1.3.2. Web UIs and Components
The J2EE framework supports web interfaces with the concept of web components. These
components run within application servers and take advantage of several runtime services
provided by these servers, including user session management, security services like
authentication and encrypted communications, and so on. Web components are also able
to access other J2EE resources and components, such as Java Database Connectivity
(JDBC) DataSources and local and remote EJB components.
J2EE supports the development of web components and web UIs with a family of three
standards: Java servlets , JavaServer Pages (JSPs) and, more recently, JavaServer Faces
(JSF). Each of these supports different programming models and runtime models, and
each is important in different ways and in different contexts. Struts, a nonstandard but
popular web interface technology, is described in a later section.
18.104.22.168. Java servlets: Basic web-enabled components
A servlet is a Java object that runs within a server to provide a service to a client. The name
"servlet" was originally meant to be a takeoff on "applet"—a servlet can be thought of,
roughly, as a server-side applet. The Java Servlet API (JSR 053 and JSR 154) provides a
generic mechanism for extending the functionality of any kind of server that uses a protocol
based on requests and responses.
For the most part, servlets are used behind web servers for dynamic generation of HTML
content. But more generally, a servlet is a Java object that can receive HTTP requests and
provide HTTP responses. The most typical scenario is a web browser that issues a request
to a web server and a Java servlet that receives the request, performs some operations
(perhaps JDBC calls to retrieve information or a call to an EJB component to invoke some
business logic), and sends an HTML response back to the browser. But servlets can also
serve in other ways in an enterprise application. A remote application can issue an HTTP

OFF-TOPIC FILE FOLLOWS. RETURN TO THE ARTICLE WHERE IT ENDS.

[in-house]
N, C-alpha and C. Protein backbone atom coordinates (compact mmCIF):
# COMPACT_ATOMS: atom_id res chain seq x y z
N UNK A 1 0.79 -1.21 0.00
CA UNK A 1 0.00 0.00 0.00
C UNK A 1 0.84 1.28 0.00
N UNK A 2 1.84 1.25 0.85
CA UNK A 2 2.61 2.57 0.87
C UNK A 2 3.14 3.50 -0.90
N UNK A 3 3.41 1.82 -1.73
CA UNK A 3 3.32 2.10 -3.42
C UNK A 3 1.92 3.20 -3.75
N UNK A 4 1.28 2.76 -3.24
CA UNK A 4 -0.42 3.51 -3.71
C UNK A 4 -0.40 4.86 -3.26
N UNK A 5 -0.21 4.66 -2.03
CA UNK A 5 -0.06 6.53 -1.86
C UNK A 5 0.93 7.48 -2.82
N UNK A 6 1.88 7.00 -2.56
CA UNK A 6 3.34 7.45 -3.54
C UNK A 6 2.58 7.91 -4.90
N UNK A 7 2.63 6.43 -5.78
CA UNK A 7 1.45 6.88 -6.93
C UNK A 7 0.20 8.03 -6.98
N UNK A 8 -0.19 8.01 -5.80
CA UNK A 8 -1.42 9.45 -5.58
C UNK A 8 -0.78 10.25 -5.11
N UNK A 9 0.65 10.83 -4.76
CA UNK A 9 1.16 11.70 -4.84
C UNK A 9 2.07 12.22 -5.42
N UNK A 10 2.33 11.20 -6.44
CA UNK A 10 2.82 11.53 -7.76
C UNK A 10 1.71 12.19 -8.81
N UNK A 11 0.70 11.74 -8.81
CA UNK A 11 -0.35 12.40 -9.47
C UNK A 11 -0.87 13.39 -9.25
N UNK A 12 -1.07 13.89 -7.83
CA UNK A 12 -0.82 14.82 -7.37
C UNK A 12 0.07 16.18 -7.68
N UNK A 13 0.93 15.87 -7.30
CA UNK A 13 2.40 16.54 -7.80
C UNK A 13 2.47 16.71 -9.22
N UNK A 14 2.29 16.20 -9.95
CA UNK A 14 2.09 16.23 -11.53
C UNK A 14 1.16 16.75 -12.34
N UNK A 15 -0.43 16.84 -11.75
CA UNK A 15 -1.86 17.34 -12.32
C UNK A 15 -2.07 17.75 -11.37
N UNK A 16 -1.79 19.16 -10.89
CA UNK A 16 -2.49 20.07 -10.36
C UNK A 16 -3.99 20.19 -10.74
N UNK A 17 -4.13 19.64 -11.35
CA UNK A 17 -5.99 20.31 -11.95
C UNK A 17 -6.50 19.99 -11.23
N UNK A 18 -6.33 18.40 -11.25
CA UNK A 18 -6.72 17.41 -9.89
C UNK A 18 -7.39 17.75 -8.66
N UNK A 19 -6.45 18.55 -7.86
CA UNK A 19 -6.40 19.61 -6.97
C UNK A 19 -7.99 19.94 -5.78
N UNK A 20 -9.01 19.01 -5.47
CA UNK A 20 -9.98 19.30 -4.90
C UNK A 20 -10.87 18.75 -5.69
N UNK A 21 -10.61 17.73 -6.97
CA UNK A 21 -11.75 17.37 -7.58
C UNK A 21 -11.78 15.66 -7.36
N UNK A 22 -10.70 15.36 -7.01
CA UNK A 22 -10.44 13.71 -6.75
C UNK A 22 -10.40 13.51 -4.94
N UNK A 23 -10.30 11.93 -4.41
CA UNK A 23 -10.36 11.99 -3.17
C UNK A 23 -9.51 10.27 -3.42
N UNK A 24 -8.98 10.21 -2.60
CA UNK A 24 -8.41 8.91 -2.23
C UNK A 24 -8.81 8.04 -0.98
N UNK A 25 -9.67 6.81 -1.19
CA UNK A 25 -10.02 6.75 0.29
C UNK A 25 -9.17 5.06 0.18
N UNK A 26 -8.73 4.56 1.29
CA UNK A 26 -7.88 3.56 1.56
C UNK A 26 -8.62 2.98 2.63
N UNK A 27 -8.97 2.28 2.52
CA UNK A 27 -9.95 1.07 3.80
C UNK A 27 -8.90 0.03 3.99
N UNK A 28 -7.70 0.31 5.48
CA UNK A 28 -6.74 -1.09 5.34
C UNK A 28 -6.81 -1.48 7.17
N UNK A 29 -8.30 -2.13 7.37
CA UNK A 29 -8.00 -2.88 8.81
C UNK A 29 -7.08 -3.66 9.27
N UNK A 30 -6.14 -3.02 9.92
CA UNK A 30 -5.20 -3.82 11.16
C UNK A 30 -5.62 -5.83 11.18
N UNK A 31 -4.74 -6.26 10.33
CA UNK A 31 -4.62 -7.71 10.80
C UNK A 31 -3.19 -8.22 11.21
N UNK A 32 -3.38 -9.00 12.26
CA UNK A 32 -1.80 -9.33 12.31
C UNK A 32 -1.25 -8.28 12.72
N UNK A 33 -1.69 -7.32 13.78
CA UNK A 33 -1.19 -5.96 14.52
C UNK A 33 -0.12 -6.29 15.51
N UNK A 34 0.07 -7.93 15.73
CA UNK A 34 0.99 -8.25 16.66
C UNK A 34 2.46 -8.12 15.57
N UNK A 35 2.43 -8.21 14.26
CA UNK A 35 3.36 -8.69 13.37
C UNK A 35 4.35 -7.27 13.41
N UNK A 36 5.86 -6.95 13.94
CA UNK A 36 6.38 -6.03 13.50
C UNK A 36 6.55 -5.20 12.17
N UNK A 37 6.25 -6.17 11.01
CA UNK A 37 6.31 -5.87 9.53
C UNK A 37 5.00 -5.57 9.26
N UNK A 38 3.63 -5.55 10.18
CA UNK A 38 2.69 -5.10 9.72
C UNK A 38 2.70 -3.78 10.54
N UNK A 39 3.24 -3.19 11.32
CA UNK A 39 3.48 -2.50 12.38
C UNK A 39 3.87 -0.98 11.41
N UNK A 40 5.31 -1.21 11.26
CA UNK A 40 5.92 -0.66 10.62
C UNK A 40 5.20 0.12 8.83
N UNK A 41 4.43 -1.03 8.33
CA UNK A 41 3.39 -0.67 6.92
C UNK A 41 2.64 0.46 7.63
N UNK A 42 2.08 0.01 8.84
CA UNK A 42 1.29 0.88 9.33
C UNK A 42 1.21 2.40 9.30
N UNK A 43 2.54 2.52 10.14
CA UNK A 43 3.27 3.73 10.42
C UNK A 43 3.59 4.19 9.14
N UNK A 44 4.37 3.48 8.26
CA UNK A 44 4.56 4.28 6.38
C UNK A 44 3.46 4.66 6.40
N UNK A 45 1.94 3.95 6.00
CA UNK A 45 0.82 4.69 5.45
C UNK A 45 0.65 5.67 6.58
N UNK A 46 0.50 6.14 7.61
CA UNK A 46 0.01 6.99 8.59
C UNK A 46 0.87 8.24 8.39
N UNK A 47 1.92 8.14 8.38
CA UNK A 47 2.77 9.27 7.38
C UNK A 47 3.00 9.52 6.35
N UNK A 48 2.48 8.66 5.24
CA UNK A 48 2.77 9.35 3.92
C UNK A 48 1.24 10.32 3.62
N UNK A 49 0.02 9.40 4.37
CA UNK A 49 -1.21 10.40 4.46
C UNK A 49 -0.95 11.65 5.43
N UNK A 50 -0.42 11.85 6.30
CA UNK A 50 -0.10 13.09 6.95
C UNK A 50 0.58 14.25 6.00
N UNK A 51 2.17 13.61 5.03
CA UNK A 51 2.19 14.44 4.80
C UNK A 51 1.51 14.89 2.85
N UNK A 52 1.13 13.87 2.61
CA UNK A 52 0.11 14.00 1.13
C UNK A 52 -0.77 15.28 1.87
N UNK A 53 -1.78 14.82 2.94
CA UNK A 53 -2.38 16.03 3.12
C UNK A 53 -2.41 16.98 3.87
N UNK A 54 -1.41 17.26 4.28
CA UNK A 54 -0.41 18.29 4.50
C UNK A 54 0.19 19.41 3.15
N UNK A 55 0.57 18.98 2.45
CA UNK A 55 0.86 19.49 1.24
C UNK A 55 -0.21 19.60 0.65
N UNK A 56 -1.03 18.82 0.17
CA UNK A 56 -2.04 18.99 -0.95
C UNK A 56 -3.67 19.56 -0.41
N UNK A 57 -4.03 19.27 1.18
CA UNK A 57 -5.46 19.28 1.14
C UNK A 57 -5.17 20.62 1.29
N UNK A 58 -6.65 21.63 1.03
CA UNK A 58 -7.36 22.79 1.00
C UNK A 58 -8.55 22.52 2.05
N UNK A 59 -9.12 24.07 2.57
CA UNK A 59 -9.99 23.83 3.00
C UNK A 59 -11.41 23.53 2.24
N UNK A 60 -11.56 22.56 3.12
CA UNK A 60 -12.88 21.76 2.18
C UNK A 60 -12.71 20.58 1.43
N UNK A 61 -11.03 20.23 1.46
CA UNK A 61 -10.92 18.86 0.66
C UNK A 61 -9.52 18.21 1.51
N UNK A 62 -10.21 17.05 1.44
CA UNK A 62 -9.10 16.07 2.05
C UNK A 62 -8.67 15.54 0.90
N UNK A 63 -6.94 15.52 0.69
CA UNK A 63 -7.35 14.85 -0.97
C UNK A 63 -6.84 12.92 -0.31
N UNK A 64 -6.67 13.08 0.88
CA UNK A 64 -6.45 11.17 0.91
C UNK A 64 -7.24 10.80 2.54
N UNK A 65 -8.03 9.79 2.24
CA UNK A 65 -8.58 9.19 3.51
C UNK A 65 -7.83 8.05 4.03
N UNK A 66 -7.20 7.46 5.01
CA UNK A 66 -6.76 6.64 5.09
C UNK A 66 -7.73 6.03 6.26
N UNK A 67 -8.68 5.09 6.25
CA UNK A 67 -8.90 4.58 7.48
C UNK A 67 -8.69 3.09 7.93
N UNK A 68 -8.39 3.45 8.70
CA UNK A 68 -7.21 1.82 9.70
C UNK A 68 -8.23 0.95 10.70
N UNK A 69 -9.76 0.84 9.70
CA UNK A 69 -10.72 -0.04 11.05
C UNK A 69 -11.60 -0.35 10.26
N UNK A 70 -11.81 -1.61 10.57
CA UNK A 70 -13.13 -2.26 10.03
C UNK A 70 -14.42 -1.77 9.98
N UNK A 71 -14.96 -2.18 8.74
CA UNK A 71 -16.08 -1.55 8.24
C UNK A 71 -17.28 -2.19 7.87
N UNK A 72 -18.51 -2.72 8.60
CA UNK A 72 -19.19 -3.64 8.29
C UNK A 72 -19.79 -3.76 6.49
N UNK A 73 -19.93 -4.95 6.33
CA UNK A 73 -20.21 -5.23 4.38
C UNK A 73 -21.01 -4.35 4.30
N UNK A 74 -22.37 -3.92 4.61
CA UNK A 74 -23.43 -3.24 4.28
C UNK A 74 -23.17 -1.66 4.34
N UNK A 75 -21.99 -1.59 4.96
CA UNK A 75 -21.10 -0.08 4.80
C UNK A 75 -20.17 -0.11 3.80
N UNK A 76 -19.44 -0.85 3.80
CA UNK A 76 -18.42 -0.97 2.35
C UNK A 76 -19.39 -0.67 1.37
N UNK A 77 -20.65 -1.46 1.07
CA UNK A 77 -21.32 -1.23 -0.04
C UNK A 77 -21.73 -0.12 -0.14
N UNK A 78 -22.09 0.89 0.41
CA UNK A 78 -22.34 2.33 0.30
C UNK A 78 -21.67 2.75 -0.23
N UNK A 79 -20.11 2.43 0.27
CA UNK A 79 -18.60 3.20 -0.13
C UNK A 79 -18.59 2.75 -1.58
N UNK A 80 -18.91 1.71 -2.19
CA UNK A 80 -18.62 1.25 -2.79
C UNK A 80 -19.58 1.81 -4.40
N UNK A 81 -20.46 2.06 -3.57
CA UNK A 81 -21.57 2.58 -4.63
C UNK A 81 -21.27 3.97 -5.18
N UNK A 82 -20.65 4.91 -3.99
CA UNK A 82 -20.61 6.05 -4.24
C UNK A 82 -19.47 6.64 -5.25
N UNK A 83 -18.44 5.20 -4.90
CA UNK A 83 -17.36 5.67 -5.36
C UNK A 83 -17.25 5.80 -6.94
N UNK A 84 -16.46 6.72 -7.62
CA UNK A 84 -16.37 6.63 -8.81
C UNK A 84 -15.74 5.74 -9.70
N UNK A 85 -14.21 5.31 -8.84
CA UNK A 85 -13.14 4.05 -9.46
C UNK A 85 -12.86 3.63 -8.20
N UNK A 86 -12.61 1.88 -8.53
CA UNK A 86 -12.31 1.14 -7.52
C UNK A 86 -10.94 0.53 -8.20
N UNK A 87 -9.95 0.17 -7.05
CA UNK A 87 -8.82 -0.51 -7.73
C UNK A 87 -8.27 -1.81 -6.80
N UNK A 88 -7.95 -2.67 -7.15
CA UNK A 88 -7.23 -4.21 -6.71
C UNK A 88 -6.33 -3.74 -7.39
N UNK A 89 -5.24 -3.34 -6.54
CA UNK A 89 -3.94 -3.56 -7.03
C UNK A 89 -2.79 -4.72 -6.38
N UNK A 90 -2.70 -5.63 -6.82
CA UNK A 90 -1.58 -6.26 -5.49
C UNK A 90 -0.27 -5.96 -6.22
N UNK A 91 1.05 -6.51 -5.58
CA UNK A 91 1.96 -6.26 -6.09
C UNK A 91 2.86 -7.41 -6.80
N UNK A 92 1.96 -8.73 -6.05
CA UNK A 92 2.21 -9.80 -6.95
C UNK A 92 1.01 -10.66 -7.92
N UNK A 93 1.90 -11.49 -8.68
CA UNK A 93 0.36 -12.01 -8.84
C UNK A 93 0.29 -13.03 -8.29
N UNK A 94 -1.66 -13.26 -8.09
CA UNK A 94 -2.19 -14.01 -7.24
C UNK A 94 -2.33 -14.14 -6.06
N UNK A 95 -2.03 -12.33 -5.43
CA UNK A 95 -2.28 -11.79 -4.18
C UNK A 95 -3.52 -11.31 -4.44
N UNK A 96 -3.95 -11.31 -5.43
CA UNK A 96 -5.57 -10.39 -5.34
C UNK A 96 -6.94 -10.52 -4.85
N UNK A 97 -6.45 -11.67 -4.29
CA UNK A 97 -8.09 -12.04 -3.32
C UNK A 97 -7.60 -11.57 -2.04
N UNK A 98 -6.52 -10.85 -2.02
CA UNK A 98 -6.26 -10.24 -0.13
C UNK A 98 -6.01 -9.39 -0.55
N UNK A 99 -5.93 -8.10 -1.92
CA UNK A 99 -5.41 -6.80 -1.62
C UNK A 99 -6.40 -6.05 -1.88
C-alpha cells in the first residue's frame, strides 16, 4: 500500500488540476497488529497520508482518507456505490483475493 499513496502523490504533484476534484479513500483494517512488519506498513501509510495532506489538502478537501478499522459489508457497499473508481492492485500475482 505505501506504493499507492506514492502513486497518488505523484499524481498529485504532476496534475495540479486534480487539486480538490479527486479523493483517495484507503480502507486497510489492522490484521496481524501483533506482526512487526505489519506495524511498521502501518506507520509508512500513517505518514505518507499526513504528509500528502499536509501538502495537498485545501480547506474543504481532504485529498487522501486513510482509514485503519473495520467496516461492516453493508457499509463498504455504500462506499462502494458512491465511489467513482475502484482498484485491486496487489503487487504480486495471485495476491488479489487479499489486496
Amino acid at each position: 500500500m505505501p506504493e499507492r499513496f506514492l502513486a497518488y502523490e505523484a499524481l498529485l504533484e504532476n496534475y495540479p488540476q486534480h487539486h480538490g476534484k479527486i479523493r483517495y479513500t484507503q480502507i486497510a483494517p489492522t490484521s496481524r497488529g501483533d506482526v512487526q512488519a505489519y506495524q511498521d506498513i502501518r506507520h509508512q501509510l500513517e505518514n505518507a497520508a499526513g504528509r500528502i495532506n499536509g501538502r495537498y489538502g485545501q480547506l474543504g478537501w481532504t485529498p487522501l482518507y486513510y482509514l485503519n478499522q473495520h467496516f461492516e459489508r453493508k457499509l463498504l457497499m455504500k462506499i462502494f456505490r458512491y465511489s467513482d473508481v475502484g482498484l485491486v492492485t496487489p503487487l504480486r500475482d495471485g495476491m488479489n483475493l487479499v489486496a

request to a servlet, and the servlet can respond with an XML document in response, for
A key advantage of servlets over some other similar technologies, such as Microsoft Active
Server Pages, is that servlets are portable among operating systems and among application
servers. The advantage of servlets over some script-based web technologies, like Perl CGIs,
is that servlets are also compiled objects that are persistent between invocations, which
gives them major performance benefits over parsed scripts. Servlets also have full access
to the rest of the Java platform, so features such as database access are automatically
The Servlet API is a standard extension to the Java platform and is part of the J2EE
specifications. The API is implemented in the javax.servlet and
javax.servlet.http packages. The javax.servlet package defines classes that
represent generic client requests and server responses, while the
javax.servlet.http package provides specific support for the HTTP protocol,
including classes for tracking multiple client requests that are all part of a single client
22.214.171.124. JavaServer Pages (JSPs): Dynamic web pages
JavaServer Pages (JSPs) (JSR 053 and JSR 152) are also part of the J2EE specifications
family and closely related to Java servlets. You can think of JSPs as an alternative approach
to creating servlets, in one sense. JSPs are similar to alternative technologies such as PHP
and Microsoft Active Server Pages—they all provide a way to insert dynamic elements
directly into HTML pages.
In the case of JSPs, these dynamic elements invoke Java code using references and calls to Java beans, using custom tags that act as dynamic macros that are implemented by Java beans, or using raw Java code snippets. Chapter 4 provides details on writing JSPs. In addition, this chapter provides some details on using the Java Standard Tag Library (JSTL), a standard set of handy JSP tags that can be used in any compliant JSP engine.
126.96.36.199. JavaServer Faces (JSF): Web UI components
JavaServer Faces (JSR 127) is a recently released Java standard for user interface (UI)
components. JSF builds on the foundation provided by Java servlets and JSPs, providing
a UI component model based on JSP tags.
This UI component model allows you to create UIs for your application from a set of predefined components (similar to the role that Java Swing plays in the world of desktop GUIs). The JSF model also includes state management and page navigation facilities that help in the development of applications using customary design patterns like model-view-controller (MVC).
See Chapter 5 for a short tutorial on JSF, its tag libraries, and application configuration